NHL Morning Coffee Headlines – May 30, 2018

by | May 30, 2018 | News, NHL | 7 comments

Notable Stanley Cup Final news plus updates on Radim Vrbata, Slava Voynov and more in your NHL morning coffee headlines. 

Washington Capitals winger Tom Wilson won’t be suspended for his blindside hit on Vegas Golden Knights forward Jonathan Marchessault (Photo via NHL Images)

  NBC SPORTS: Washington Capitals forward Tom Wilson avoided supplemental discipline for his blindside hit on Vegas Golden Knights winger Jonathan Marchessault during Game 1 of the 2018 Stanley Cup Final.

LAS VEGAS SUN: The T-Mobile Arena crew are working to improve ice conditions for Game 2 of the Stanley Cup Final. Players on both clubs complained about the poor quality of the ice during Game 1. 

ESPN.COM: NHL deputy commissioner Bill Daly said it’s too early for the league to comment on suspended former Los Angeles Kings defenseman Slava Voynov’s efforts for reinstatement.

Voynov was suspended indefinitely by the league and the Kings terminated his contract after he returned to Russia in 2015 following a two-month jail sentence on a misdemeanor charge of corporal injury to a spouse. Daly said Voynov still has a couple of legal hurdles to clear before the league will comment on the matter. 

ARIZONA SPORTS: After nearly two decades living in North America, now-retired NHL forward Radim Vrbata and his family head back to the Czech Republic today. He intends to take a year to spend time with his family before considering his next options. 

TORONTO STAR: Maple Leafs forward Zach Hyman has published his third children’s book. 

ARIZONA DAILY STAR:  Tucson Roadrunners coach Mike Van Ryn is reportedly taking a coaching job with the St. Louis Blues. A former NHL defenseman, he spent several seasons as an OHL and AHL assistant coach before taking over as the Roadrunners bench boss this season. 

TSN: A “a top NHL lawyer watered down a warning to players about the long-term dangers of repeated head trauma on a poster displayed in every NHL team dressing room.” 



  1. Wilson the goon should have been suspended. Just look up what happened to Bobby Farnham 2 years ago. No history of suspensions and was not known for this type of hit…. was given 4 games for what the player safety committee riled as an intereference infraction…. 4 games for a first timer. I’m all for hard hitting. Separate puck from player. In just the 2018 NHL playoffs, Wilson has gone out to intently separate the player from reality … several times….sole intent was to remove the player from the game (at least) if not the series or season. 3 players have now been removed from the games at least for some time… ZAR had his jaw shattered. Wilson’s goal in game 1 was to completely eliminate a key player from Vegas for at least some of that game and hopefully (to him) the series. I actually said to #1 son prior to puck drop; that I believed Wilson would try to knock out Marsh… what a gruesome prediction …. sure enough the prediction comes true…. hit WAS late; very late. Hit sole purpose was intent to injure. No other way to view it …. by any way you look at it … intent to injure…. he should have been suspended . Now he has free reign . He got no suspension on the Dumoulin hit …. so his “free reign” allowed by the NHL; let him ramp it up so that he could totally shatter the jaw of a young player. This should have been another 3G suspension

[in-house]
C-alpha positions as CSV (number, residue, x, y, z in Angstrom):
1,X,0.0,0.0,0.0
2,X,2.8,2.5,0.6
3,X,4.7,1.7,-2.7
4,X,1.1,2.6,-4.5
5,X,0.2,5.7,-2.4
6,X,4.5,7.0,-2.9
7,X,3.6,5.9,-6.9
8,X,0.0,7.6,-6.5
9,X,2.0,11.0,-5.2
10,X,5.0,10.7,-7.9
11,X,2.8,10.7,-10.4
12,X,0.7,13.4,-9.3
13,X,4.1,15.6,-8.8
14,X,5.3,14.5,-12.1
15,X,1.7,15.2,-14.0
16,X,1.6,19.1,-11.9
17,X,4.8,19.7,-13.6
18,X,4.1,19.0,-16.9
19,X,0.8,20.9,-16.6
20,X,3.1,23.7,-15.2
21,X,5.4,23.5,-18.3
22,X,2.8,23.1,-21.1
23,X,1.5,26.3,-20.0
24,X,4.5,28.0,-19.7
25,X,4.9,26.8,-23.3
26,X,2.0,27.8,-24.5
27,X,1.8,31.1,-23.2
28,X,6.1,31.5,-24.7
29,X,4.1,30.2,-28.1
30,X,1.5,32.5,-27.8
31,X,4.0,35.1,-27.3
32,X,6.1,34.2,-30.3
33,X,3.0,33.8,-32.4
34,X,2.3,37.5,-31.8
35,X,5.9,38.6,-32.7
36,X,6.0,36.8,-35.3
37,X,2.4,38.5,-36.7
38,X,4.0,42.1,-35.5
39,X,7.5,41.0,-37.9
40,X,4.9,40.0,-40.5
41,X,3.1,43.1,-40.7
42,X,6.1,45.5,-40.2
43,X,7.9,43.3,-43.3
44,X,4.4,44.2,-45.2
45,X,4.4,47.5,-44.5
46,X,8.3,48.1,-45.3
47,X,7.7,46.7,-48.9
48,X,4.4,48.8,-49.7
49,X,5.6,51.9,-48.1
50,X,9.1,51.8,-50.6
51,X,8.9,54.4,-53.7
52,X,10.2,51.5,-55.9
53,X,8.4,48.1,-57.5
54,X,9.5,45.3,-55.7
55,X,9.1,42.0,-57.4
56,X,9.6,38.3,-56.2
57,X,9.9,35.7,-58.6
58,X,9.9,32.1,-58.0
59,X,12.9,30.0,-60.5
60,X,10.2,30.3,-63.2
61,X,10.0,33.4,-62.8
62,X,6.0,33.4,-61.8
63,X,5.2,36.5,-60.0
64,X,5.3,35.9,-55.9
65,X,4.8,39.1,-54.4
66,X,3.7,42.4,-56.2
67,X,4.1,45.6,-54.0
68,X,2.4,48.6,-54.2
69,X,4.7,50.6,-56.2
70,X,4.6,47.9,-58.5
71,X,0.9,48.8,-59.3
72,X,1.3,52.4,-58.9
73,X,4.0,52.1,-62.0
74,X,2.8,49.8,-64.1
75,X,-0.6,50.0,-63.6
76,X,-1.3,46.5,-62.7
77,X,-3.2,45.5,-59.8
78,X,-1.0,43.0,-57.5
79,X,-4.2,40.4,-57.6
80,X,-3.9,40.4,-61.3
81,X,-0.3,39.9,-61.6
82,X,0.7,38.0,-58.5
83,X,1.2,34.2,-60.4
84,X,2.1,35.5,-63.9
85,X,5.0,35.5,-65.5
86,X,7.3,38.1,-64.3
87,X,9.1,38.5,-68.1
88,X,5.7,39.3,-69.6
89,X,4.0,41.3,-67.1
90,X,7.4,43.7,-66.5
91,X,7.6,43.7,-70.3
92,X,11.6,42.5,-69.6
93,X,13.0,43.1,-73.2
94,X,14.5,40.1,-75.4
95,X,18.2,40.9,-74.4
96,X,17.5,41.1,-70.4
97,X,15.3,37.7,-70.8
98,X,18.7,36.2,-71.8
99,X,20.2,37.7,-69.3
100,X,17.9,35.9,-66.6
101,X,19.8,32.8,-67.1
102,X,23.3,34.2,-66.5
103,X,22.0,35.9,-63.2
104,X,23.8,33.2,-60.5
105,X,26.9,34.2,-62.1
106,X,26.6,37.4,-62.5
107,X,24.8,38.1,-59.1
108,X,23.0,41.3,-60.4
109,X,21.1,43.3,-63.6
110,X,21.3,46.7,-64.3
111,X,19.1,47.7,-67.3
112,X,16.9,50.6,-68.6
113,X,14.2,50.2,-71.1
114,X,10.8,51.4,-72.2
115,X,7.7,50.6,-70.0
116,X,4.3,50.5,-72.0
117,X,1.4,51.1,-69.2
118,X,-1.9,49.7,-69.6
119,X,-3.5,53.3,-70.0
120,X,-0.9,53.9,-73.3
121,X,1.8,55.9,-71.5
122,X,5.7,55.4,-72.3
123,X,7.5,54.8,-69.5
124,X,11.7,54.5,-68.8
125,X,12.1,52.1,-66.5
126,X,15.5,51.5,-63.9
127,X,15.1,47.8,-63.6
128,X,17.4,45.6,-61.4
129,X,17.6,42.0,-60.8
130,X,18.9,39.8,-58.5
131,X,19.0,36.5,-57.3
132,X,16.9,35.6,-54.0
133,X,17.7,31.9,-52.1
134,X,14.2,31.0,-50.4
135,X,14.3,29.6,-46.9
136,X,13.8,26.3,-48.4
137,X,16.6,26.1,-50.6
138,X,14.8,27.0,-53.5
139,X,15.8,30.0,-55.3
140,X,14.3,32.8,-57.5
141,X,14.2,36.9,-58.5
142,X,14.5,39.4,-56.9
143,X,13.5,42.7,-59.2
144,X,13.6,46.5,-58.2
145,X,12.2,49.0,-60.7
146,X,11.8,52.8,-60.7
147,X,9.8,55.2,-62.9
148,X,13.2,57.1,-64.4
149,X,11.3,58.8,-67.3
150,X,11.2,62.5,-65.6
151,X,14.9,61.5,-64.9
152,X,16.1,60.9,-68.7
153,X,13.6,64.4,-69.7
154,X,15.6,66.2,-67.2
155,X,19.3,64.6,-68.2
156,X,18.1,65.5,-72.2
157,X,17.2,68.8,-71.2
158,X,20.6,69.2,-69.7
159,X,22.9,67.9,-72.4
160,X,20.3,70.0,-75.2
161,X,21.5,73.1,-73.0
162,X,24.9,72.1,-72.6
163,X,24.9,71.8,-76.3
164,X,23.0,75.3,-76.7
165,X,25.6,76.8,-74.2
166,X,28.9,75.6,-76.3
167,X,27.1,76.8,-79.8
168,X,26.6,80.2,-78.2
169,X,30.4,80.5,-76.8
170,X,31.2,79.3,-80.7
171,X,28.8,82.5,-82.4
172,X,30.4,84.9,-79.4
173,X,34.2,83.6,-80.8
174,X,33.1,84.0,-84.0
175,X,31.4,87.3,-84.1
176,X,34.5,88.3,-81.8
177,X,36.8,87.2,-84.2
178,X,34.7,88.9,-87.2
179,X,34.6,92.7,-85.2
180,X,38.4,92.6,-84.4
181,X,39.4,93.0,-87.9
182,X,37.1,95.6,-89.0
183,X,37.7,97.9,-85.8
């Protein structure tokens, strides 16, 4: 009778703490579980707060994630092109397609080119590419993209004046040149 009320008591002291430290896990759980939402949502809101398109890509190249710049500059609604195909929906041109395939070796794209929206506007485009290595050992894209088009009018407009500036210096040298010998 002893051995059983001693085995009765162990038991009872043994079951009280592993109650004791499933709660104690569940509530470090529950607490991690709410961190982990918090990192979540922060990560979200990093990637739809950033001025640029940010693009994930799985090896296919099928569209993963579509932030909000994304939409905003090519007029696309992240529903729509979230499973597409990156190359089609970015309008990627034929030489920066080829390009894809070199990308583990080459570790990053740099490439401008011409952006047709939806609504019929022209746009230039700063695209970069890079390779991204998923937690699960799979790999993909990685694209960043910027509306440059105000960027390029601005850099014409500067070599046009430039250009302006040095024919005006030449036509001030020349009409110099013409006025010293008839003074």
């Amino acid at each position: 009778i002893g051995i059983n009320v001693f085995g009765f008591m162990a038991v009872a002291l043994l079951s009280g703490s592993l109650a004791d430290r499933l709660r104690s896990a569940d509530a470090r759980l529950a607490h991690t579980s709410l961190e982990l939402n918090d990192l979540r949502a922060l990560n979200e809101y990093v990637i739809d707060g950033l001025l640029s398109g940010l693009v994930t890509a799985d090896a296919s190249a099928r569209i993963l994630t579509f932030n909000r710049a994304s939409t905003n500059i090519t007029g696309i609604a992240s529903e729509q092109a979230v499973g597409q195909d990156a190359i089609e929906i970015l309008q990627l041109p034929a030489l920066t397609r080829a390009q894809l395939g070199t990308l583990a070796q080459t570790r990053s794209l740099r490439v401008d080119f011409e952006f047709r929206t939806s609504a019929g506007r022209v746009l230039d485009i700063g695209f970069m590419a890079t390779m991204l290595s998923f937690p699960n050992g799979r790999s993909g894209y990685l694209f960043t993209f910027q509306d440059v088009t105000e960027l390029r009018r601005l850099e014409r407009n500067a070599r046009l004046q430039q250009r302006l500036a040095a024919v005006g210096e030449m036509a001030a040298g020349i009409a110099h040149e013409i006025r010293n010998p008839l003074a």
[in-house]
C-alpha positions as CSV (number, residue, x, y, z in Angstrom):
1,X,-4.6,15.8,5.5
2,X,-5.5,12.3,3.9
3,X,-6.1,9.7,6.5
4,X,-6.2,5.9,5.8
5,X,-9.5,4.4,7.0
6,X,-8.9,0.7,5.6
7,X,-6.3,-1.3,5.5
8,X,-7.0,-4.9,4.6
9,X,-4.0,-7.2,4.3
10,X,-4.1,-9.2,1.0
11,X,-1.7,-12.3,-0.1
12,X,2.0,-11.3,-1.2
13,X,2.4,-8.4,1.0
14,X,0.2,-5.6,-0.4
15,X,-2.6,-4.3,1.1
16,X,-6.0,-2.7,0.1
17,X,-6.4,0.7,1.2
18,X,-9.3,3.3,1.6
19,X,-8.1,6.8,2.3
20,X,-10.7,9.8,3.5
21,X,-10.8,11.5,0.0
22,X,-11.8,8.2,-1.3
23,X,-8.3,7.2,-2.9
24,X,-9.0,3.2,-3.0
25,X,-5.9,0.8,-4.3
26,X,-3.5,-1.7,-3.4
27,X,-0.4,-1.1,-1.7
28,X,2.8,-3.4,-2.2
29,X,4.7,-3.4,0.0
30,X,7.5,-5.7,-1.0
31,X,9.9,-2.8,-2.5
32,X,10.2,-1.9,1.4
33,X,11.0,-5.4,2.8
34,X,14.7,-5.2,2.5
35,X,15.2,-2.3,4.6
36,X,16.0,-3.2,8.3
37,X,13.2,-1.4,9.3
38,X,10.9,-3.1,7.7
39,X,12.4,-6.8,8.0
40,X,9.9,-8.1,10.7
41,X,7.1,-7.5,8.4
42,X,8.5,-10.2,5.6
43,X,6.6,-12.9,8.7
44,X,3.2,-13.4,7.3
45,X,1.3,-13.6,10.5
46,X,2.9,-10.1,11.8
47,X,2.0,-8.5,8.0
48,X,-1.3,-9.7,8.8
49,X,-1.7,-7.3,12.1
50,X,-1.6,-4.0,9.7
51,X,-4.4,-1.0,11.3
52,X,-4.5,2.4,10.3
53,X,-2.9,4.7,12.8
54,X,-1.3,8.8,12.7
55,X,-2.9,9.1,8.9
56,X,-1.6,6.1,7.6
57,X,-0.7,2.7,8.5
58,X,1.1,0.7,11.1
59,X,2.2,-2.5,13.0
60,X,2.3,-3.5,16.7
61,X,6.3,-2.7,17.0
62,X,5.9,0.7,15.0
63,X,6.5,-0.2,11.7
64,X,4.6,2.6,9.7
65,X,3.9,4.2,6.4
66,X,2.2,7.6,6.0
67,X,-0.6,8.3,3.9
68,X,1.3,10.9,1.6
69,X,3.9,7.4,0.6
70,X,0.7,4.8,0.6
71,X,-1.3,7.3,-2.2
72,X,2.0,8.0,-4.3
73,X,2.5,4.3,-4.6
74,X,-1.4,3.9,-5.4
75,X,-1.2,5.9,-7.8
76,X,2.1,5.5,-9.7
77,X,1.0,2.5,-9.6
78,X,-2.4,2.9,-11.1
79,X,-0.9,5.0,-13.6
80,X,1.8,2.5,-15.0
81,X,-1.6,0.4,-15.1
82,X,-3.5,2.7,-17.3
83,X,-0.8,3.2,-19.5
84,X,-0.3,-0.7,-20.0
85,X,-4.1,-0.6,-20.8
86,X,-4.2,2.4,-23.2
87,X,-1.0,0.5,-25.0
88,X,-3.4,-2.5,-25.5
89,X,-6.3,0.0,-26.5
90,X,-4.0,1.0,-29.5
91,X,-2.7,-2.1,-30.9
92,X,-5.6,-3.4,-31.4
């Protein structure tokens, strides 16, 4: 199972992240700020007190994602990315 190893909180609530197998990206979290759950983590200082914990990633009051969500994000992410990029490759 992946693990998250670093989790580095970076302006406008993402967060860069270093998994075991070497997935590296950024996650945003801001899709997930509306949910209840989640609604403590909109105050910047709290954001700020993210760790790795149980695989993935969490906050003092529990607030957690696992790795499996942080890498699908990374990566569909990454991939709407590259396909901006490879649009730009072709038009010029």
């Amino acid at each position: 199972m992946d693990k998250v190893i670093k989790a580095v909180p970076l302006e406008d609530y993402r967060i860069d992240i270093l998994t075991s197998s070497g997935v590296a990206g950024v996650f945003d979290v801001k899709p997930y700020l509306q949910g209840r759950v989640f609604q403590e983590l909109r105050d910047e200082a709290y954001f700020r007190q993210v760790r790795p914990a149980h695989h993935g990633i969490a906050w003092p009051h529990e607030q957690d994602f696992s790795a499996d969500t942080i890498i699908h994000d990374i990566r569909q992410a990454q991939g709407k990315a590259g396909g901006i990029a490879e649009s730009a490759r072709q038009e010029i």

• Pengy, quite simply your comments are rubbish.

      • No, not rubbish. I am a Flyer fan and was so during their Broad Street Bully heyday. Therefore I am no stranger to mayhem. I like Tom Wilson the player but some of his hits DO seem borderline and the last one was, period. Any other suggestion is simply facetious at best and frankly he did deserve a suspension. Blindside, no possession of puck, c’mon guys, that is a textbook description of interference at a minimum. His history, (see Radko Gudas) plus the nature of that hit rated a suspension. If the league is really serious about curbing these kinds of hits, they gotta lay down the law. Otherwise it is a waste of everyone’s time.Rik Farish

      • You’re right Richard, it was the textbook description of interference as it was late and he no longer had the puck.